South Africa President Cyril Ramaphosa has commended German business leaders for their continued engagement with his country.
Speaking at the G20 Compact with Africa (CwA) on Thursday Ramaphosa pledged his government would sustain economic reforms aimed at facilitating greater investment.
Foreign investment is key to addressing poverty, unemployment, and inequality in South Africa.
Ramaphosa made his remarks while participating in a CEO roundtable in Berlin, under the auspices of the German-African Business Association.
He had a two-hour engagement with senior executives of leading German firms with a presence in South Africa, which accounts for half of that country’s investment in Africa.
Ramaphosa is on a working visit to the Federal Republic of Germany at the invitation of Chancellor Angela Merkel.
The G20 CwA was initiated under the G20 German Presidency in 2017 to promote private investment into the African continent.
Twelve African countries have joined the initiative. They include Benin, Burkina Faso, Côte d’Ivoire, Egypt, Ethiopia, Ghana, Guinea, Morocco, Rwanda, Senegal, Togo and Tunisia.
South Africa, which is the only African member of the G20, co-chairs the initiative alongside Germany.
The Berlin meetings include a G20 Investment Summit, as well as a separate meeting of Heads of State and Heads of Government, where discussions will take place on ways in which to improve the business environment and increase investment in Africa.
“The conference will also discuss vaccine production in Africa, which is key to enabling African countries to build back stronger, faster and more inclusively, and ensuring that the post-pandemic African economies become more resilient and equitable,” said the SA Presidency.
At the business roundtable, Ramaphosa engaged with the leadership of BASF, Bayer, B Braun, Bosch, Enertrag, HSH Software and Hardware, Hensolt, Lufthansa Consulting, Mühlbauer ID Services, SEON, Siemens, Siemens Energy, SUNFarming, Veridos and Volkswagen.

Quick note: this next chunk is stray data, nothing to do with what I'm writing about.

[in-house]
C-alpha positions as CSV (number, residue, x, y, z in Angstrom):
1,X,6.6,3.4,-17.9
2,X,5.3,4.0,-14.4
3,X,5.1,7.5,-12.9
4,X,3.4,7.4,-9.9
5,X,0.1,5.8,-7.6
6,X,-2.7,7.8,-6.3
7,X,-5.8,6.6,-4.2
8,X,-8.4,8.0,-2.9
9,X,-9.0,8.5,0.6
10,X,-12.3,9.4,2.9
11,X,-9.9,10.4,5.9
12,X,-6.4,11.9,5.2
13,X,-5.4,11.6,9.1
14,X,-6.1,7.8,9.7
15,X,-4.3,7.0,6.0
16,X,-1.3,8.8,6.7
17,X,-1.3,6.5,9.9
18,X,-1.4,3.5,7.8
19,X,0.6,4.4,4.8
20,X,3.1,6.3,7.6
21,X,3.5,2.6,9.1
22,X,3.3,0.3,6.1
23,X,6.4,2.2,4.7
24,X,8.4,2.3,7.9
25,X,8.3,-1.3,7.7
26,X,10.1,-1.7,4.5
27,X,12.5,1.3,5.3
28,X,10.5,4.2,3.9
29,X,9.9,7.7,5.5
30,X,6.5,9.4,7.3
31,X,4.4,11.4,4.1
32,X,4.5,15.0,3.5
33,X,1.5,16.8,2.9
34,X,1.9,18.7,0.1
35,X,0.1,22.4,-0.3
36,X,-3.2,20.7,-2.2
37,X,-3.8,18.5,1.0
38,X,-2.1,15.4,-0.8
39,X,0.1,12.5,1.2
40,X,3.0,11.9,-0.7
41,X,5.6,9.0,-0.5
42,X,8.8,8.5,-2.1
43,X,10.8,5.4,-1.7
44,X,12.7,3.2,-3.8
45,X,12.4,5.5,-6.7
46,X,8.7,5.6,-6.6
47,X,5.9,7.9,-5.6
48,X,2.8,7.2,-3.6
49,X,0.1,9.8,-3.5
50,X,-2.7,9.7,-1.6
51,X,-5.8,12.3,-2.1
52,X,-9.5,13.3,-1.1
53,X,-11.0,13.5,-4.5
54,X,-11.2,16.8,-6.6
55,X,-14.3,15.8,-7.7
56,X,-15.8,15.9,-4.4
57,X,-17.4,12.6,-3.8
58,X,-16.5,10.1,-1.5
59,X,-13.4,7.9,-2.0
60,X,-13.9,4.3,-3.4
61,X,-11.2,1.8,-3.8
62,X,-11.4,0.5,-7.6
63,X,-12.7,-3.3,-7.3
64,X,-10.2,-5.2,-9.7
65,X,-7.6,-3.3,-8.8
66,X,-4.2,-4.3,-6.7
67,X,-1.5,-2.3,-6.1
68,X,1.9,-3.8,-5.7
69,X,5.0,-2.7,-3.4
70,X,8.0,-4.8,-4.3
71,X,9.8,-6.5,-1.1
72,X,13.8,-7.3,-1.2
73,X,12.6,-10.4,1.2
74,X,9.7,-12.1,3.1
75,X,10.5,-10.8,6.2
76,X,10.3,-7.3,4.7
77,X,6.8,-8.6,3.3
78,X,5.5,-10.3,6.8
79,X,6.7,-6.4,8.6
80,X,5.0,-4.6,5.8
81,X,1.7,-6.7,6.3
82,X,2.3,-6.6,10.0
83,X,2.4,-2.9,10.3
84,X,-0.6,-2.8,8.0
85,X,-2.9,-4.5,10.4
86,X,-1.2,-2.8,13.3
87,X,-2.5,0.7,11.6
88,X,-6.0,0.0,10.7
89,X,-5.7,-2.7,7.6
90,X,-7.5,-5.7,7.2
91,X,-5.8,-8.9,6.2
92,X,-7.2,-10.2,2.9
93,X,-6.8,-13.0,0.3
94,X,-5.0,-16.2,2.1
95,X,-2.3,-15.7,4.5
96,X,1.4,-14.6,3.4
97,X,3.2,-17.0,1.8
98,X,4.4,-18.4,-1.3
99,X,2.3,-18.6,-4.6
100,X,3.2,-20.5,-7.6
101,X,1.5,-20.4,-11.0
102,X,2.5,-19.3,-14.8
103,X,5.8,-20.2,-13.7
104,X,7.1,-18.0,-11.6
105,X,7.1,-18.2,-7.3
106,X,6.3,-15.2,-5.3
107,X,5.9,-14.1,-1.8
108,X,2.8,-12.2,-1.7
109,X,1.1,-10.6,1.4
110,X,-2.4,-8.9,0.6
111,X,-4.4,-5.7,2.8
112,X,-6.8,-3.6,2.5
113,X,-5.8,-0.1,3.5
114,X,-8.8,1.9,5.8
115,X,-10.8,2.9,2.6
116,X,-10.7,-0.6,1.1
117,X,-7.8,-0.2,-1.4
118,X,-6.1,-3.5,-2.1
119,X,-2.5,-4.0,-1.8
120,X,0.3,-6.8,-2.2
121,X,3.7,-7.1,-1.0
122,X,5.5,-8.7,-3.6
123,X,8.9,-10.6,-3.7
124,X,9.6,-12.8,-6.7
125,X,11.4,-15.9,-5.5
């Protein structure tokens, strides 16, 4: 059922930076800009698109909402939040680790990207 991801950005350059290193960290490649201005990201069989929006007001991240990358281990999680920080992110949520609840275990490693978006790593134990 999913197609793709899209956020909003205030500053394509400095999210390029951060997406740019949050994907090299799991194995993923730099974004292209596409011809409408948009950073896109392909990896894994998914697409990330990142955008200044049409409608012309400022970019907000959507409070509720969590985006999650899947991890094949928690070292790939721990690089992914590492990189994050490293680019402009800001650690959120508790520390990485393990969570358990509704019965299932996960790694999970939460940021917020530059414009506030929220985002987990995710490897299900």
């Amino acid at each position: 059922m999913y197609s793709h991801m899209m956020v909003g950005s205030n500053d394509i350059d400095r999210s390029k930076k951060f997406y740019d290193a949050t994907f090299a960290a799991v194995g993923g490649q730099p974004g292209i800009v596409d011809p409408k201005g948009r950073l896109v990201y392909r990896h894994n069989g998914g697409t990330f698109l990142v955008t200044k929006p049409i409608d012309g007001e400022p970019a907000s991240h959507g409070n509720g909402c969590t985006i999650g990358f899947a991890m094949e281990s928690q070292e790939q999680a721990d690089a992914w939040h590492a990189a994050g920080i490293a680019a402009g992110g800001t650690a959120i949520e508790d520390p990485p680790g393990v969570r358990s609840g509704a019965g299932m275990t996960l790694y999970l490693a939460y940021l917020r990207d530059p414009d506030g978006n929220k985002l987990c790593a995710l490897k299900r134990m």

German investment in South Africa ranges from global industrial giants that have been active in the country for more than a century, to a start-up whose first venture outside Germany is in South Africa.
Ramaphosa addressed the CEOs as “friends of South Africa” and welcomed “your commitment to continue investing in South Africa”.
He said structural reforms initiated by the government in areas such as energy, infrastructure, telecommunications and rail and ports were designed at enabling investors to operate even more effectively in the South African market.
“Chief executives assured the president of their continued interest in South Africa as a market in its own right and as a gateway to other African economies, and provided feedback on current operations as well as investment plans,” the Presidency said.
“A number of the business leaders expressed their interest in South Africa’s just transition from carbon-based energy sources to planet-friendly alternatives.
“Executives indicated how this transition could spawn new industries and opportunities for smaller businesses that would entail a new skills base for the country and create new jobs.
“Business leaders also indicated their interest in digital transformation in South Africa, including such areas as digital identity management, digital identities as well as vaccination passport solutions.”
The Presidency said other proposals include renewable energy generation which can be pursued alongside agriculture and unlock new entrepreneurial activity, and ventures in agritech, where technology and technological innovation enable greater production efficiency and food security.
“Executives briefed the president on their corporate rollout of vaccination for staff and broader communities; their uptake of the Youth Employment Service, and skill development in a variety of sectors,” said the Presidency.
“The president welcomed the prospects of expanded investment, transfers of knowledge and technology, greater employment in existing industries, and the creation of jobs for the economy of the future.”